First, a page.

Opinion Number: 1995-10
Lawyer may prosecute criminal defendant being represented by lawyer's brother only if both the district attorney's office and the brother's client consent to such representation
"I have recently passed the July 1995 bar exam and have taken a position as an Assistant District Attorney in ABC County, Alabama. My older brother, who is also an attorney, does a lot of criminal defense work in the circuit in which I am a prosecutor. Due to the heavy case load and number of cases that come through the District Attorney's office it is inevitable that at sometime or another we would be on opposite sides of the same case. For this reason I would like to make a request for a formal opinion.
My question is: Is there a conflict of interest, an ethical issue or any violation of the rules of professional responsibility for me as a prosecutor to try a case or negotiate a plea agreement at the juvenile, district, or circuit level when counsel for the defendant is the prosecutor's sibling?"
You may represent the State as prosecutor in criminal cases defended by your brother only if both the District Attorney's Office and your brother's client(s) give their informed consent to such representation.
Rule 1.8(1) of the Rules of Professional Conduct provides as follows:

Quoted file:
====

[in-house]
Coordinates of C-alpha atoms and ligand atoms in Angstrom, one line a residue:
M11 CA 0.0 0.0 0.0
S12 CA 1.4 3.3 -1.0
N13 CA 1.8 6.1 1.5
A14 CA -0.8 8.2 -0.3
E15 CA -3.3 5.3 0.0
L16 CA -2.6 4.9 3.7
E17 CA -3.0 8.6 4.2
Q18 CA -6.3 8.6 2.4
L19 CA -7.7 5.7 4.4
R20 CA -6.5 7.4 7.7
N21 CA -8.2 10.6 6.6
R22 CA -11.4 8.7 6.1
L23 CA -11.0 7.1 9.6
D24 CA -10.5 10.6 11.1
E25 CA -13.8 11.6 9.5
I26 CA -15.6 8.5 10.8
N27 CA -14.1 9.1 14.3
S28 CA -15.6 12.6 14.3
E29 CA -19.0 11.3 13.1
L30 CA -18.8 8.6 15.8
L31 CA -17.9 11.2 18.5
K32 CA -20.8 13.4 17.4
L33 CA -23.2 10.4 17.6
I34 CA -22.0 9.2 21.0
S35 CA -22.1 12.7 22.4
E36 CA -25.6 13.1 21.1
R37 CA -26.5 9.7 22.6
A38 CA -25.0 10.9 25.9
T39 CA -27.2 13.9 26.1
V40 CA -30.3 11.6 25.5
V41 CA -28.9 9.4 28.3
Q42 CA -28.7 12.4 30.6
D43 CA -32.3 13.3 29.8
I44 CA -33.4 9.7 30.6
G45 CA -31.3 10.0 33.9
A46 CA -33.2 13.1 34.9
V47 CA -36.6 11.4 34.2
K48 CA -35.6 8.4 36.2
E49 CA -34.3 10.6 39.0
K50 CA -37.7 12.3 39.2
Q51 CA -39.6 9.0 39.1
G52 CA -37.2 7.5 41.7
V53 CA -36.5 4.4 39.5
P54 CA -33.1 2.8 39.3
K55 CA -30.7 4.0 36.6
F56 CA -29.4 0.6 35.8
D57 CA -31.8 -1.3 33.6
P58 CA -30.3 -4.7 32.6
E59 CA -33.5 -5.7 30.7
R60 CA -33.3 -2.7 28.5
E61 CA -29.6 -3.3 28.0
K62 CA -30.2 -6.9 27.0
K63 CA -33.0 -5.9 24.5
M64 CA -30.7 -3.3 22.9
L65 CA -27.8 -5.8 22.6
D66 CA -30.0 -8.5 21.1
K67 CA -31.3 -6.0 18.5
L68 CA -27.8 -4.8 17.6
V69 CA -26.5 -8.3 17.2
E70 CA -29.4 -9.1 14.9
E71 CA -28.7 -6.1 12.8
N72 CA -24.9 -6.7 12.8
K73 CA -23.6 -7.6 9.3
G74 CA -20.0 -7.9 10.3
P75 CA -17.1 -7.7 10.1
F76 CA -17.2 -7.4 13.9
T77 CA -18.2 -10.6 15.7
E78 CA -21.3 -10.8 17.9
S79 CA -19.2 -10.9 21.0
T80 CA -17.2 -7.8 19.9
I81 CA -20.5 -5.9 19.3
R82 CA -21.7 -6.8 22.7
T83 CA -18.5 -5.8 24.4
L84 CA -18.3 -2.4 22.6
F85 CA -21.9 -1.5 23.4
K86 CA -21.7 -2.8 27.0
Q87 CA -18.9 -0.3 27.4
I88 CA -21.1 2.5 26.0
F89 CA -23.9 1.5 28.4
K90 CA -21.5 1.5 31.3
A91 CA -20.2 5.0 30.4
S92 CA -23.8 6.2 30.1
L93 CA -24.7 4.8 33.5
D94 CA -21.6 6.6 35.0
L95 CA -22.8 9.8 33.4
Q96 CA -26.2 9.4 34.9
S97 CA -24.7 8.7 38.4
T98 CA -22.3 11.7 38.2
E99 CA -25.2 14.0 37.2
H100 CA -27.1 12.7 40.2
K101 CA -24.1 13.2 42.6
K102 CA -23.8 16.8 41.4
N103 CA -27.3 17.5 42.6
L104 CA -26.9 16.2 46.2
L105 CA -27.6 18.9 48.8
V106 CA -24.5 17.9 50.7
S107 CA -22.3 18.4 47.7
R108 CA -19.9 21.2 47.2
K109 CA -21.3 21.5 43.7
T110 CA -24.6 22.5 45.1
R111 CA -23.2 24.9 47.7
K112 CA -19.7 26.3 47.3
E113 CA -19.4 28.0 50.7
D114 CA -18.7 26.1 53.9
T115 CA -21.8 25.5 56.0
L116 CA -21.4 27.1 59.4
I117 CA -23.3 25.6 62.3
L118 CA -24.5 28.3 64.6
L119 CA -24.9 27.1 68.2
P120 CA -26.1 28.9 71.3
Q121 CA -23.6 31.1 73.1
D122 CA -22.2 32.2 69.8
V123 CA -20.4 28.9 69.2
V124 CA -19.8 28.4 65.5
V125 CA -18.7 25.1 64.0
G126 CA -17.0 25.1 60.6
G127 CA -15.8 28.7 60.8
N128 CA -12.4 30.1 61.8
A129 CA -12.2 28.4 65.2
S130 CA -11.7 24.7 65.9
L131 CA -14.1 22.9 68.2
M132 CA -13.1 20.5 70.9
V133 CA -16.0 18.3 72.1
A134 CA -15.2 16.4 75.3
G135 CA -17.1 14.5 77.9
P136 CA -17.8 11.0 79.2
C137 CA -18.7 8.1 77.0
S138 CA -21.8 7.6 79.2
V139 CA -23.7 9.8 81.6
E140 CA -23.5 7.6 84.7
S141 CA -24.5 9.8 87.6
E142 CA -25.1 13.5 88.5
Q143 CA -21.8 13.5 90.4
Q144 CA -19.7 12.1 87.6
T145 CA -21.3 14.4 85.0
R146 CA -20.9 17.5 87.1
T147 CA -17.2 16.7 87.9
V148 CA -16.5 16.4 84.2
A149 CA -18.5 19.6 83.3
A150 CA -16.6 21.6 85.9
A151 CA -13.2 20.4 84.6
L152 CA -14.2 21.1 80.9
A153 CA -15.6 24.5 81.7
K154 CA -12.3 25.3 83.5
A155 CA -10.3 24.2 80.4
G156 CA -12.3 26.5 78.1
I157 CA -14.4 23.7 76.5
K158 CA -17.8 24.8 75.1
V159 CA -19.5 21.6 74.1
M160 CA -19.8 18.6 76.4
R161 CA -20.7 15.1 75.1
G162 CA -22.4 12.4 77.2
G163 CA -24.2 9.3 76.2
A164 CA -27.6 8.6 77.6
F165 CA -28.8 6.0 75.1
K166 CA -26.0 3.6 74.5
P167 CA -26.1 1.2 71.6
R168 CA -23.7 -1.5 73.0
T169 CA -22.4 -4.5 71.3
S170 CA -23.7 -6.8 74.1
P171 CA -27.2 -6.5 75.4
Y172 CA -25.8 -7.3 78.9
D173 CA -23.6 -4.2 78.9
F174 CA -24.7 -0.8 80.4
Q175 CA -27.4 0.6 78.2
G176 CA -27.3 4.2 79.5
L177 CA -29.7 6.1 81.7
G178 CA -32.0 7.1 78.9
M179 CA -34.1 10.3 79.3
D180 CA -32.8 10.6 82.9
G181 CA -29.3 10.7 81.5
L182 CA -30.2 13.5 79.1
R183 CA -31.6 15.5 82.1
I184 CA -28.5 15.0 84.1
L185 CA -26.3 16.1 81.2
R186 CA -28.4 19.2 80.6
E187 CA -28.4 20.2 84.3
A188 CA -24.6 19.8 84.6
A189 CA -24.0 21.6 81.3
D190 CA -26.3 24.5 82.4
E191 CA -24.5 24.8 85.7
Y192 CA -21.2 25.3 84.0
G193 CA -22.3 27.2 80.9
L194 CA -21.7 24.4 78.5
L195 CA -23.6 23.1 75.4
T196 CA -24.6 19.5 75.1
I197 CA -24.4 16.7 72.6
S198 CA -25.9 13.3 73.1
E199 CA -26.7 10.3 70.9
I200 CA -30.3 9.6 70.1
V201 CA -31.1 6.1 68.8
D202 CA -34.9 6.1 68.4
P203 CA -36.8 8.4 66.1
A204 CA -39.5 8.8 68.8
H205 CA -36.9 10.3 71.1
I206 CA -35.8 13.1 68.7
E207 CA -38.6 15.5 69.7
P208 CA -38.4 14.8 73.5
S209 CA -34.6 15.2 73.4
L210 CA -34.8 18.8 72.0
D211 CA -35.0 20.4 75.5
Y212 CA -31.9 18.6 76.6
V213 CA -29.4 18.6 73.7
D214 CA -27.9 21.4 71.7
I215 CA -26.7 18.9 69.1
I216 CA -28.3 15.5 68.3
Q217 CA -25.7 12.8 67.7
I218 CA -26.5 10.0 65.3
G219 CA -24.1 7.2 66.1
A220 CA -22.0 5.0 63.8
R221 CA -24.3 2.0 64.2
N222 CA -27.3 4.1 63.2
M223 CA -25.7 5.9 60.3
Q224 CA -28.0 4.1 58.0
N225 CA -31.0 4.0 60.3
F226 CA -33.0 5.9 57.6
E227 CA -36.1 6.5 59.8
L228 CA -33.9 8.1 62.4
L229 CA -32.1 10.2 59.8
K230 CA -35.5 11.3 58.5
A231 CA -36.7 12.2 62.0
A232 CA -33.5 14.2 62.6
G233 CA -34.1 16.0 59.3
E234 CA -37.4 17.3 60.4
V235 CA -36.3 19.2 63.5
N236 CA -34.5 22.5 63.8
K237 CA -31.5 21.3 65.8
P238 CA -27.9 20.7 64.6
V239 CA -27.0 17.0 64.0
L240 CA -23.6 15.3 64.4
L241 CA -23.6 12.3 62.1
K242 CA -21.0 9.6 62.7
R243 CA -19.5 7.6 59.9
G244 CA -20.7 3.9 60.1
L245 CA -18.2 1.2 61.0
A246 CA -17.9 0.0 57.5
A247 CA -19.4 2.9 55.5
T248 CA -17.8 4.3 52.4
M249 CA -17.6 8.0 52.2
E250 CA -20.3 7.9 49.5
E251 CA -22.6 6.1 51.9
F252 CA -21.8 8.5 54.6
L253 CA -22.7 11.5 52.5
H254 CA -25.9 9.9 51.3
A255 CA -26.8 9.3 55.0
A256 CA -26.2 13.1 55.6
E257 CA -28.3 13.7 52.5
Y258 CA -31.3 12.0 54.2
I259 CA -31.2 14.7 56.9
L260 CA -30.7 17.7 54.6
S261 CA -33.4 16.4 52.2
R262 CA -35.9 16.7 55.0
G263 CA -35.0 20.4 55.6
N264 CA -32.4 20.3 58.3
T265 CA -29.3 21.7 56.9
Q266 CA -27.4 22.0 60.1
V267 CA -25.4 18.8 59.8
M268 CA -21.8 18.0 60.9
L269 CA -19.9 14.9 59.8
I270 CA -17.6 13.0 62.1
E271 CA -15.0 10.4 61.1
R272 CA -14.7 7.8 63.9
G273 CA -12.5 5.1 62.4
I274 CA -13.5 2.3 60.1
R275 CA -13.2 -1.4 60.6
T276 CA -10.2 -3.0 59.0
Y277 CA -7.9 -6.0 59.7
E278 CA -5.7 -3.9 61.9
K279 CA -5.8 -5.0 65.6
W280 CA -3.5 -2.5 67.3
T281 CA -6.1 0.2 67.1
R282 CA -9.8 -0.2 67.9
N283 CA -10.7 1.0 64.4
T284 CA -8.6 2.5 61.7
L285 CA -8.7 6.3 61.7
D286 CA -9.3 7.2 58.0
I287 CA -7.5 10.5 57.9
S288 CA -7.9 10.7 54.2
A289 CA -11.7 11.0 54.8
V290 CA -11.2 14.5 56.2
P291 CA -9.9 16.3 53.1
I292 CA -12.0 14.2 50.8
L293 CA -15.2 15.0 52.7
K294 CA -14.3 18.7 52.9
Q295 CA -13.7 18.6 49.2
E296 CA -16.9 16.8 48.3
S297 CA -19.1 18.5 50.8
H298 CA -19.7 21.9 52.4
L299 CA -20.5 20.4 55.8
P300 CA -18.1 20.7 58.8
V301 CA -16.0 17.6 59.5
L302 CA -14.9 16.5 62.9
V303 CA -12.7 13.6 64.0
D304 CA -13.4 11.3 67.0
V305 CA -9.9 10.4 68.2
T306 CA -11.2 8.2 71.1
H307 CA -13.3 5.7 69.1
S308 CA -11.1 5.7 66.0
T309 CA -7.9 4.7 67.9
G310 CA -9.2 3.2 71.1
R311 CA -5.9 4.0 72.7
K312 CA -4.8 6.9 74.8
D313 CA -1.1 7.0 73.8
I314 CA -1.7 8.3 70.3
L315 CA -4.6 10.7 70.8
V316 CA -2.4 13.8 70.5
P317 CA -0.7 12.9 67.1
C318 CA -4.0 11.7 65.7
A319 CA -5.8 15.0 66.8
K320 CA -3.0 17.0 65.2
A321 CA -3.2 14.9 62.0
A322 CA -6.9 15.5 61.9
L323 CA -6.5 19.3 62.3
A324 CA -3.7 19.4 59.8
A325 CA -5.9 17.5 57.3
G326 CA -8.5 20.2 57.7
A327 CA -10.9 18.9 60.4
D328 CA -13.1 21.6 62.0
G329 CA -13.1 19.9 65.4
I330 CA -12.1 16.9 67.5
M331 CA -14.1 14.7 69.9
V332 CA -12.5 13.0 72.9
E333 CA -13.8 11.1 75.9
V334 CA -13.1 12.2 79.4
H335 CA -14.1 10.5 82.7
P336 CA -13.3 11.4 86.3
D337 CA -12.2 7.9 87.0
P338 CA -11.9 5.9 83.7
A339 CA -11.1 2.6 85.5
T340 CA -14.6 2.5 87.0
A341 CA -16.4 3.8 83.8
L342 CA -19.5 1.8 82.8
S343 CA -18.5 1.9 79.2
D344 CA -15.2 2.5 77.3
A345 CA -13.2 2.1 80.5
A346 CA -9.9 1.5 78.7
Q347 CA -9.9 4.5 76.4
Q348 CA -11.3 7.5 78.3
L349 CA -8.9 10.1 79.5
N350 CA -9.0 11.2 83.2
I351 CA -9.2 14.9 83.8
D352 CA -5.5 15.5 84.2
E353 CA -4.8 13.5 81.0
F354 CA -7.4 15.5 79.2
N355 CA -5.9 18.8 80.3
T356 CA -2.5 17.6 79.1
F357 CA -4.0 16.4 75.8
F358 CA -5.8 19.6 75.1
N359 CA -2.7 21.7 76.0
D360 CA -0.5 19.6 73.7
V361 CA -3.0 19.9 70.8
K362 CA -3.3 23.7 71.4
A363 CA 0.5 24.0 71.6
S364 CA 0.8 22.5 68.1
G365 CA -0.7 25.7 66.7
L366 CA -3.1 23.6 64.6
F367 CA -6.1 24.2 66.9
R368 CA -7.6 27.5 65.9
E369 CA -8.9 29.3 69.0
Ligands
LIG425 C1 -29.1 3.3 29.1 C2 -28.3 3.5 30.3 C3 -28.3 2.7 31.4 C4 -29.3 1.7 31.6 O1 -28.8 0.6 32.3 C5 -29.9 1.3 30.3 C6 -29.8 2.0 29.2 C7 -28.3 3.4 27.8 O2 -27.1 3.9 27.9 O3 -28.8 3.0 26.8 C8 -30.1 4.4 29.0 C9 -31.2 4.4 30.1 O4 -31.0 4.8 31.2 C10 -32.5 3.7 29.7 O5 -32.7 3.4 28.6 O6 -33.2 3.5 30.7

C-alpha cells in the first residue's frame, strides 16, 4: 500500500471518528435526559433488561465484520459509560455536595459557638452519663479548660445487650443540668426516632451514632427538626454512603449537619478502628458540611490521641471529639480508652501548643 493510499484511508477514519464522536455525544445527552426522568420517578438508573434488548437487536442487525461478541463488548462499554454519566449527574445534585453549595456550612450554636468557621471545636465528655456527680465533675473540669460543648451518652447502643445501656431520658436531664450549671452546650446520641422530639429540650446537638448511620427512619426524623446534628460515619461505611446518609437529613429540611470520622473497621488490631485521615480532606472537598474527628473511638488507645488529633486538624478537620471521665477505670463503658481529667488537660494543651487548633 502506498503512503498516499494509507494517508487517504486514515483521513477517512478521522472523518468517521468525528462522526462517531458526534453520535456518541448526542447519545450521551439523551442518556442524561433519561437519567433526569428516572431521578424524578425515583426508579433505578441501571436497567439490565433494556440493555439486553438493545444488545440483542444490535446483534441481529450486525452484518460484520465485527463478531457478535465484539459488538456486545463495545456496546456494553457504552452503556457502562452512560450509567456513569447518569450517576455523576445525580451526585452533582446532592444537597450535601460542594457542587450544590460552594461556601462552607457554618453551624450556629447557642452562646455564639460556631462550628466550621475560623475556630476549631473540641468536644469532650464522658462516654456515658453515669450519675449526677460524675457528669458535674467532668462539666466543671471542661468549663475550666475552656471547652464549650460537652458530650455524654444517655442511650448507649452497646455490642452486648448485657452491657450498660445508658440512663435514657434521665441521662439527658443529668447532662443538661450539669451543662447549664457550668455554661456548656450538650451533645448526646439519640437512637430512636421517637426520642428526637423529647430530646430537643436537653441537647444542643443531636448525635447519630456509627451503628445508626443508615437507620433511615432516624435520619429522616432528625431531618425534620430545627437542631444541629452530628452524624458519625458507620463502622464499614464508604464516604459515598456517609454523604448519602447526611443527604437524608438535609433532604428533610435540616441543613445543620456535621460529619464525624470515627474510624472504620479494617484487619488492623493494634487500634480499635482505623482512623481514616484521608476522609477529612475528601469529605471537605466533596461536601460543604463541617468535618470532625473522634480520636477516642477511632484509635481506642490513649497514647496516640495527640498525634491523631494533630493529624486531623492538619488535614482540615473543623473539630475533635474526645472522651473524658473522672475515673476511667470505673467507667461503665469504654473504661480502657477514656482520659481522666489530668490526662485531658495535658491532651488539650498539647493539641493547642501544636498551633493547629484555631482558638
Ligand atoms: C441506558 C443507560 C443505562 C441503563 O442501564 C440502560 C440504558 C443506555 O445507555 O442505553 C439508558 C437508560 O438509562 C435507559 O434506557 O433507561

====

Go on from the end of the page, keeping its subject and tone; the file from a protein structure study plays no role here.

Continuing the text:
"Rule 1.8 Conflict of Interest: Prohibited Transactions * * *
(i) A lawyer related to another lawyer as parent, child, sibling or spouse shall not represent a client in a representation directly adverse to a person who the lawyer knows is represented by the other lawyer except upon consent by the client after consultation regarding the relationship."
Pursuant to the above-quoted rule, you may not prosecute cases in which your brother is defense counsel unless all the parties to the proceeding give their informed consent. Please note that the consent, particularly the consent of your brother's clients, may be obtained only "after consultation regarding the relationship". Therefore, your brother should make a concerted effort to insure that his clients fully understand his relationship to you and the implications or ramifications this relationship may have for the clients' effective defense. If such consent is obtained, the Rules of Professional Conduct allow you to prosecute cases defended by your brother. However, because these circumstances are so fraught with the potential for conflict, it is the recommendation of the Disciplinary Commission that every effort should be made to avoid placing yourself in this situation. Where at all possible it would be preferable for another member of the District Attorney's staff to prosecute cases defended by your brother.